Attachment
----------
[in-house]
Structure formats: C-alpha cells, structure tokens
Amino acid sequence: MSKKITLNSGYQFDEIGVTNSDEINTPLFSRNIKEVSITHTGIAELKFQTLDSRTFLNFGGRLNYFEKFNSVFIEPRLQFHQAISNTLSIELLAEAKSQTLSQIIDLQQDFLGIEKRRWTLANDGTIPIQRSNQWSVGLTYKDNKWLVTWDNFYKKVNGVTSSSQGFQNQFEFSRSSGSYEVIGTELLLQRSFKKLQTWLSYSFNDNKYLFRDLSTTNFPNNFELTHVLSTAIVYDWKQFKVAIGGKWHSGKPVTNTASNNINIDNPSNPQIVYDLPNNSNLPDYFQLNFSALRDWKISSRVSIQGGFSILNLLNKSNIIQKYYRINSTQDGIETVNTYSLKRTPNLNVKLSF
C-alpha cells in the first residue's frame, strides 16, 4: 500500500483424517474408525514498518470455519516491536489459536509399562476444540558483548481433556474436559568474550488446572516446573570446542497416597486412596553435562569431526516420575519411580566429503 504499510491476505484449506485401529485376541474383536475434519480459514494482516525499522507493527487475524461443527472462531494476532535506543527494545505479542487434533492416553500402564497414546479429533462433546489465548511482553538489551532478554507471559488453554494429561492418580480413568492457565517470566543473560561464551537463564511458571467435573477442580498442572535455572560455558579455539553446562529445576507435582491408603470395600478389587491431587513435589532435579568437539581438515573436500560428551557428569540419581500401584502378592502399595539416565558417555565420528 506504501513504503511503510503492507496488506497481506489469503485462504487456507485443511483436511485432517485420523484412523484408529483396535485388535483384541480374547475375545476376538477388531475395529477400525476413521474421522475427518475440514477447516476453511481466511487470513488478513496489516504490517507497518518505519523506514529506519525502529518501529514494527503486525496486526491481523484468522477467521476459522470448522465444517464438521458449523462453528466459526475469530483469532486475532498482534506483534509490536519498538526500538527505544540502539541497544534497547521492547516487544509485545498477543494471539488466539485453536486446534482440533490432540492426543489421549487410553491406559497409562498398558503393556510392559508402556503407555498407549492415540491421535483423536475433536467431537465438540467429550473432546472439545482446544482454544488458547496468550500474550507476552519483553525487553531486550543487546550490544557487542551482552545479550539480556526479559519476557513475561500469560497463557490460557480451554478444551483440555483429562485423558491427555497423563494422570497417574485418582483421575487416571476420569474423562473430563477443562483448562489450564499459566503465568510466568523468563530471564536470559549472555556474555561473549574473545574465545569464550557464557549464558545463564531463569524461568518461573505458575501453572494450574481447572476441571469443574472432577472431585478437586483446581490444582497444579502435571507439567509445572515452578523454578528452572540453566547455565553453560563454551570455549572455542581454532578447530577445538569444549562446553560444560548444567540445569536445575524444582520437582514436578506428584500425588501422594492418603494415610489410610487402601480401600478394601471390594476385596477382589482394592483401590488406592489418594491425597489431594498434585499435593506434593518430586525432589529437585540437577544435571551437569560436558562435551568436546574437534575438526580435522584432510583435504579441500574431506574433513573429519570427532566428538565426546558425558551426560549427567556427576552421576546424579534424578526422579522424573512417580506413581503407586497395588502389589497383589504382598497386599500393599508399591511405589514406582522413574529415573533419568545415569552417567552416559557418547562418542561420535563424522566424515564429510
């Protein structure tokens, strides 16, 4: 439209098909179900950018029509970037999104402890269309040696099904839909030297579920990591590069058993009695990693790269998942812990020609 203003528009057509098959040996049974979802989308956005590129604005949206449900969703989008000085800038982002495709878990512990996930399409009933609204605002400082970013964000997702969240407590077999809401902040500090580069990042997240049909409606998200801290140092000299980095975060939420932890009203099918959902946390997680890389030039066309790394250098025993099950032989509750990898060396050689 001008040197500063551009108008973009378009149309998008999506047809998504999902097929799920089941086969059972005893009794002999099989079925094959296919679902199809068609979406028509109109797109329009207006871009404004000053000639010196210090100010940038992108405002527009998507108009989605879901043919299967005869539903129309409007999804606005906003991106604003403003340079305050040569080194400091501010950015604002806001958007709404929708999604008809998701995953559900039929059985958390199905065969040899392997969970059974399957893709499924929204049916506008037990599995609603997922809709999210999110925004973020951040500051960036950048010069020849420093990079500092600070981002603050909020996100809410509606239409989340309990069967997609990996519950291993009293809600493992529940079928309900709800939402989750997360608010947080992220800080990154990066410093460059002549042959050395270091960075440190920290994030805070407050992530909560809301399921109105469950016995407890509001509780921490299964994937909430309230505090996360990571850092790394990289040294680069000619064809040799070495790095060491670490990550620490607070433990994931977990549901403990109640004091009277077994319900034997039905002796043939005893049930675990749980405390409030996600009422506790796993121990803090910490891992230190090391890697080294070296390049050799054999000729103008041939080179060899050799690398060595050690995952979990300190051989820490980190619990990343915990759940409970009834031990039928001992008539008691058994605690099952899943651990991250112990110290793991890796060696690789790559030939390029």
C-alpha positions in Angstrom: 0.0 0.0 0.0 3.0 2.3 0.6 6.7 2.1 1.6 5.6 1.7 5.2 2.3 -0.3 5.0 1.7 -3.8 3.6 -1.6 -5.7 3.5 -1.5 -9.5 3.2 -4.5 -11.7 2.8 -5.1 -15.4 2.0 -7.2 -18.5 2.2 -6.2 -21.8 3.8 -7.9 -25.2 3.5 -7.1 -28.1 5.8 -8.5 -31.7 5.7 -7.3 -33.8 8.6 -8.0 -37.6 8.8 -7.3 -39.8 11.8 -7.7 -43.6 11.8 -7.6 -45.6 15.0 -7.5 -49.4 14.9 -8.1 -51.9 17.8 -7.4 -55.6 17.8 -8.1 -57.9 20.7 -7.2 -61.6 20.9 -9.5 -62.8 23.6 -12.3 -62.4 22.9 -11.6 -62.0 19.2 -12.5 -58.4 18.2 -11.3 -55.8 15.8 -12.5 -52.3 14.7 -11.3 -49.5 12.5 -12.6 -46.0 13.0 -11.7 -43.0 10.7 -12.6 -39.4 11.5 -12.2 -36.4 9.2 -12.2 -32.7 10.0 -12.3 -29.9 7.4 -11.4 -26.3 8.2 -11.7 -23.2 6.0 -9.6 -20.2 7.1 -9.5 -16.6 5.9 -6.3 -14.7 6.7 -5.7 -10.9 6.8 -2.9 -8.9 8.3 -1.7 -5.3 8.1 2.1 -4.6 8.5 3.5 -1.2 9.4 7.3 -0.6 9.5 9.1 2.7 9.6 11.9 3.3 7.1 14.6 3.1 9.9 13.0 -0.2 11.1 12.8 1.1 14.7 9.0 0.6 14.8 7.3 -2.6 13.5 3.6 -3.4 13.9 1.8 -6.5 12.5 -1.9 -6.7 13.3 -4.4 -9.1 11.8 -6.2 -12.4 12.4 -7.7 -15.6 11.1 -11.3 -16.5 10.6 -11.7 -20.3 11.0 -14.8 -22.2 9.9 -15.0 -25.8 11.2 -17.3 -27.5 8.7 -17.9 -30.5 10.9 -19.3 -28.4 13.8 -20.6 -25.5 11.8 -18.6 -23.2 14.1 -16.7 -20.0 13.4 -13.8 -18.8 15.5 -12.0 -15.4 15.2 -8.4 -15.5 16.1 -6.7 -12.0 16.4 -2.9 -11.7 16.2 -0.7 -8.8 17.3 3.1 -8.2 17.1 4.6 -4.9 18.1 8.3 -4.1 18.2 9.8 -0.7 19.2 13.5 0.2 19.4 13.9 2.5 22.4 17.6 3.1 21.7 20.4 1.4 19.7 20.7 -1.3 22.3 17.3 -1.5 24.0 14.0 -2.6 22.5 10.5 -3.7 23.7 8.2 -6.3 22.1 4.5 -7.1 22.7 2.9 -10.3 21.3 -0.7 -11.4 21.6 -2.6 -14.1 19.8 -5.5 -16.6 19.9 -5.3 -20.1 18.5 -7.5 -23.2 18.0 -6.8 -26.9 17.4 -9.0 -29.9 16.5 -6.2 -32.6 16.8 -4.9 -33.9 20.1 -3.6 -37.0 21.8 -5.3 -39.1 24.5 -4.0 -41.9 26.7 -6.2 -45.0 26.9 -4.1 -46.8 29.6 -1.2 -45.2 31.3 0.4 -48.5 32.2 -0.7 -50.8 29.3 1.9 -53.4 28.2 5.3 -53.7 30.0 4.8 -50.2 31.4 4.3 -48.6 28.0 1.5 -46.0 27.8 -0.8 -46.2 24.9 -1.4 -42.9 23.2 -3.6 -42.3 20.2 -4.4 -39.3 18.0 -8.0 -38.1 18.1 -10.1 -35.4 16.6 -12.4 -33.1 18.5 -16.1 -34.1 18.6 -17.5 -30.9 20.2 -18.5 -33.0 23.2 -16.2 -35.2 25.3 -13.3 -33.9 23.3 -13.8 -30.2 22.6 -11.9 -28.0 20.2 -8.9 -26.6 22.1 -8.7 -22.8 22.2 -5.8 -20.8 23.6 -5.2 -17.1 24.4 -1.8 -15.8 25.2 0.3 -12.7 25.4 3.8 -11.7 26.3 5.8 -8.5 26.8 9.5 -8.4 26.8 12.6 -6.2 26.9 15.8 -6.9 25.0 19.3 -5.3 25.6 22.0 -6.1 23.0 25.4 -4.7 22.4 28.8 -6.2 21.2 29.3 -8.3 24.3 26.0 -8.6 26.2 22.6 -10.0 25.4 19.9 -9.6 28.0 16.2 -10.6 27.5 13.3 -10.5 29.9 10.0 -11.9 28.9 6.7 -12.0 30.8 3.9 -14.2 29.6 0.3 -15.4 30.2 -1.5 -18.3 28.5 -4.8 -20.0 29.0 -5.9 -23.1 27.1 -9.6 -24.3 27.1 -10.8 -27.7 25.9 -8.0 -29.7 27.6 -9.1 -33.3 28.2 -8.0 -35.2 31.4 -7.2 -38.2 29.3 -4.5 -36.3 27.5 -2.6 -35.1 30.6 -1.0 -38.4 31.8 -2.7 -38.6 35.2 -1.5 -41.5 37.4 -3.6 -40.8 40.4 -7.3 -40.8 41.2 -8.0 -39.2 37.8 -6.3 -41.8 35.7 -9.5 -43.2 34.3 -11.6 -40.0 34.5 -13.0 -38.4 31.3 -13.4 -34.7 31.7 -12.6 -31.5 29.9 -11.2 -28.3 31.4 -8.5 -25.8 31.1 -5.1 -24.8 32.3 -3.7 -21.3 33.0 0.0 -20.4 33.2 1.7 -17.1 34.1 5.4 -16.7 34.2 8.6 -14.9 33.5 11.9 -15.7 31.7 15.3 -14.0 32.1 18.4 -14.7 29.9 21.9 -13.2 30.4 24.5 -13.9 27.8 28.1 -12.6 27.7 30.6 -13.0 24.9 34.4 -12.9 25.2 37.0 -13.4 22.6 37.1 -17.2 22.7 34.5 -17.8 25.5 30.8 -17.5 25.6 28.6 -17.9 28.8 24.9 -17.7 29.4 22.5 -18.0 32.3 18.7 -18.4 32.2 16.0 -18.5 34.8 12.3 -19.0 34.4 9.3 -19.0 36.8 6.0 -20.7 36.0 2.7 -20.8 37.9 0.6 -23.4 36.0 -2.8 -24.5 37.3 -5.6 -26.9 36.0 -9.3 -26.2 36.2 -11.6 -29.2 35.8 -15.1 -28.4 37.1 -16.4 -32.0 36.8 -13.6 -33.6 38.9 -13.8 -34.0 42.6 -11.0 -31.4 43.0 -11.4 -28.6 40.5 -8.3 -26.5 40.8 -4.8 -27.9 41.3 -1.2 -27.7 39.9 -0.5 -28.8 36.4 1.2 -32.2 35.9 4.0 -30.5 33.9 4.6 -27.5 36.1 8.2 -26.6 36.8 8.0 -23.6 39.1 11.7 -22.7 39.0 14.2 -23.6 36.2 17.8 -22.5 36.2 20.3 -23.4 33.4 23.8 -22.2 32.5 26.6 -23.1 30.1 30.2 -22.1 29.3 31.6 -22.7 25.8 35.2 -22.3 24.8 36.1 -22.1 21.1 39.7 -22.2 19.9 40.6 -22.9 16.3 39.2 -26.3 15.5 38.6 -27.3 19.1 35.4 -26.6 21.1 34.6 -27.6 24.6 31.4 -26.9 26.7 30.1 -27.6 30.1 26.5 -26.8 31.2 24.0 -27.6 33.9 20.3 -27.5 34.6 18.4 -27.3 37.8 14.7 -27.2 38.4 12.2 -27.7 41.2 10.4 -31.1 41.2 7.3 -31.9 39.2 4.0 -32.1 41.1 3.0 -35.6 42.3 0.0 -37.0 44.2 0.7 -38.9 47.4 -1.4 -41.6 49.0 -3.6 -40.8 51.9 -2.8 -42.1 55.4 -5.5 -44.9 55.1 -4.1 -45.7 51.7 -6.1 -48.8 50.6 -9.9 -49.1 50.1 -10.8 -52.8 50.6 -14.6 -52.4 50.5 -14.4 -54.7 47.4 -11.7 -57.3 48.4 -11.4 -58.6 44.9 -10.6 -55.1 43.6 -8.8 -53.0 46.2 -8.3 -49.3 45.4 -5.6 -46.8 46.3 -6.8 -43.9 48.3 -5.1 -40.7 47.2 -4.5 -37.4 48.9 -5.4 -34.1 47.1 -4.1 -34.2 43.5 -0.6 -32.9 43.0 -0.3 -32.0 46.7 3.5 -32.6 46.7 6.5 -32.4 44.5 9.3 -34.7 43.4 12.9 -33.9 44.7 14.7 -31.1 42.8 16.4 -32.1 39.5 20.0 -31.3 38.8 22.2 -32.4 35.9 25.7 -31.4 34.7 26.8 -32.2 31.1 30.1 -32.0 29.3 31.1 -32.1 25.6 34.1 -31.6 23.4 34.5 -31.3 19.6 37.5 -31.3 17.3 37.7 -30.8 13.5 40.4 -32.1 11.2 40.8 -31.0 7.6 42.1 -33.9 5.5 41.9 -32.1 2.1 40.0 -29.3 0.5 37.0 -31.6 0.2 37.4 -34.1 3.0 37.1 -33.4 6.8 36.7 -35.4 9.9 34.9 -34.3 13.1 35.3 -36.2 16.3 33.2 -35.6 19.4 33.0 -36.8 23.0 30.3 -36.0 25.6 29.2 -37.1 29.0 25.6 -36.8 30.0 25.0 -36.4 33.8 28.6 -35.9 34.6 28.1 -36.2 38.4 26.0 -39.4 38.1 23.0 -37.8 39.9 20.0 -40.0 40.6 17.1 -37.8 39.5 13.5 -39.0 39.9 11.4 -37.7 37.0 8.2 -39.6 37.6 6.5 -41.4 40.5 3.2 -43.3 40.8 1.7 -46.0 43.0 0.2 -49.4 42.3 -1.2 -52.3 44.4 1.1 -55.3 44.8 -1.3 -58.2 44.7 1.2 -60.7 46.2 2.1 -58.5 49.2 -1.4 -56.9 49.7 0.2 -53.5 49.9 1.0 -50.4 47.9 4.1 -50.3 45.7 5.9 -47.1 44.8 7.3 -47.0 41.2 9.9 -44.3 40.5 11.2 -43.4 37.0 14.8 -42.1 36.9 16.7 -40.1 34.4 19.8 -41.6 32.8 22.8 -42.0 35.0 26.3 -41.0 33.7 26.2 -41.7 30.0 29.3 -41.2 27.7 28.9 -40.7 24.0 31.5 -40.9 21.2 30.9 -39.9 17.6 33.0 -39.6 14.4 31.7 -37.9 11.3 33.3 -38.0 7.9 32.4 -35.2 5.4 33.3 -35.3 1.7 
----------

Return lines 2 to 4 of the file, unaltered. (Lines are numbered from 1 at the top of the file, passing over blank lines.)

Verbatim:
Structure formats: C-alpha cells, structure tokens
Amino acid sequence: MSKKITLNSGYQFDEIGVTNSDEINTPLFSRNIKEVSITHTGIAELKFQTLDSRTFLNFGGRLNYFEKFNSVFIEPRLQFHQAISNTLSIELLAEAKSQTLSQIIDLQQDFLGIEKRRWTLANDGTIPIQRSNQWSVGLTYKDNKWLVTWDNFYKKVNGVTSSSQGFQNQFEFSRSSGSYEVIGTELLLQRSFKKLQTWLSYSFNDNKYLFRDLSTTNFPNNFELTHVLSTAIVYDWKQFKVAIGGKWHSGKPVTNTASNNINIDNPSNPQIVYDLPNNSNLPDYFQLNFSALRDWKISSRVSIQGGFSILNLLNKSNIIQKYYRINSTQDGIETVNTYSLKRTPNLNVKLSF
C-alpha cells in the first residue's frame, strides 16, 4: 500500500483424517474408525514498518470455519516491536489459536509399562476444540558483548481433556474436559568474550488446572516446573570446542497416597486412596553435562569431526516420575519411580566429503 504499510491476505484449506485401529485376541474383536475434519480459514494482516525499522507493527487475524461443527472462531494476532535506543527494545505479542487434533492416553500402564497414546479429533462433546489465548511482553538489551532478554507471559488453554494429561492418580480413568492457565517470566543473560561464551537463564511458571467435573477442580498442572535455572560455558579455539553446562529445576507435582491408603470395600478389587491431587513435589532435579568437539581438515573436500560428551557428569540419581500401584502378592502399595539416565558417555565420528 506504501513504503511503510503492507496488506497481506489469503485462504487456507485443511483436511485432517485420523484412523484408529483396535485388535483384541480374547475375545476376538477388531475395529477400525476413521474421522475427518475440514477447516476453511481466511487470513488478513496489516504490517507497518518505519523506514529506519525502529518501529514494527503486525496486526491481523484468522477467521476459522470448522465444517464438521458449523462453528466459526475469530483469532486475532498482534506483534509490536519498538526500538527505544540502539541497544534497547521492547516487544509485545498477543494471539488466539485453536486446534482440533490432540492426543489421549487410553491406559497409562498398558503393556510392559508402556503407555498407549492415540491421535483423536475433536467431537465438540467429550473432546472439545482446544482454544488458547496468550500474550507476552519483553525487553531486550543487546550490544557487542551482552545479550539480556526479559519476557513475561500469560497463557490460557480451554478444551483440555483429562485423558491427555497423563494422570497417574485418582483421575487416571476420569474423562473430563477443562483448562489450564499459566503465568510466568523468563530471564536470559549472555556474555561473549574473545574465545569464550557464557549464558545463564531463569524461568518461573505458575501453572494450574481447572476441571469443574472432577472431585478437586483446581490444582497444579502435571507439567509445572515452578523454578528452572540453566547455565553453560563454551570455549572455542581454532578447530577445538569444549562446553560444560548444567540445569536445575524444582520437582514436578506428584500425588501422594492418603494415610489410610487402601480401600478394601471390594476385596477382589482394592483401590488406592489418594491425597489431594498434585499435593506434593518430586525432589529437585540437577544435571551437569560436558562435551568436546574437534575438526580435522584432510583435504579441500574431506574433513573429519570427532566428538565426546558425558551426560549427567556427576552421576546424579534424578526422579522424573512417580506413581503407586497395588502389589497383589504382598497386599500393599508399591511405589514406582522413574529415573533419568545415569552417567552416559557418547562418542561420535563424522566424515564429510